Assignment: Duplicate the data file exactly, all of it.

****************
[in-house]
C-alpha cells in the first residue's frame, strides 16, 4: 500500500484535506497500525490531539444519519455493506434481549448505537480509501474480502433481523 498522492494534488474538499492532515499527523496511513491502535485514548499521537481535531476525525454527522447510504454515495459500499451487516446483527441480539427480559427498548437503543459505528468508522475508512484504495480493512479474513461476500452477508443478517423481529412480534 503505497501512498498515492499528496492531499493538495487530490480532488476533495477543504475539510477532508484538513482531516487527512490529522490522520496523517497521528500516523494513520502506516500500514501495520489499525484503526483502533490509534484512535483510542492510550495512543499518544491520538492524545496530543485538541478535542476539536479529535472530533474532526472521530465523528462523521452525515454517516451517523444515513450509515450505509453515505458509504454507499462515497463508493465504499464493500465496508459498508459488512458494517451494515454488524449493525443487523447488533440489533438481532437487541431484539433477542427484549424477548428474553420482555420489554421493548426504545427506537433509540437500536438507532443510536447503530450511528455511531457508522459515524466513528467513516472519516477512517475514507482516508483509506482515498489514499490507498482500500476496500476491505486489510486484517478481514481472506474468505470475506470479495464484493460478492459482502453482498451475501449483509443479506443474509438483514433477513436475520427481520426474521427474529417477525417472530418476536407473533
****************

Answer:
[in-house]
C-alpha cells in the first residue's frame, strides 16, 4: 500500500484535506497500525490531539444519519455493506434481549448505537480509501474480502433481523 498522492494534488474538499492532515499527523496511513491502535485514548499521537481535531476525525454527522447510504454515495459500499451487516446483527441480539427480559427498548437503543459505528468508522475508512484504495480493512479474513461476500452477508443478517423481529412480534 503505497501512498498515492499528496492531499493538495487530490480532488476533495477543504475539510477532508484538513482531516487527512490529522490522520496523517497521528500516523494513520502506516500500514501495520489499525484503526483502533490509534484512535483510542492510550495512543499518544491520538492524545496530543485538541478535542476539536479529535472530533474532526472521530465523528462523521452525515454517516451517523444515513450509515450505509453515505458509504454507499462515497463508493465504499464493500465496508459498508459488512458494517451494515454488524449493525443487523447488533440489533438481532437487541431484539433477542427484549424477548428474553420482555420489554421493548426504545427506537433509540437500536438507532443510536447503530450511528455511531457508522459515524466513528467513516472519516477512517475514507482516508483509506482515498489514499490507498482500500476496500476491505486489510486484517478481514481472506474468505470475506470479495464484493460478492459482502453482498451475501449483509443479506443474509438483514433477513436475520427481520426474521427474529417477525417472530418476536407473533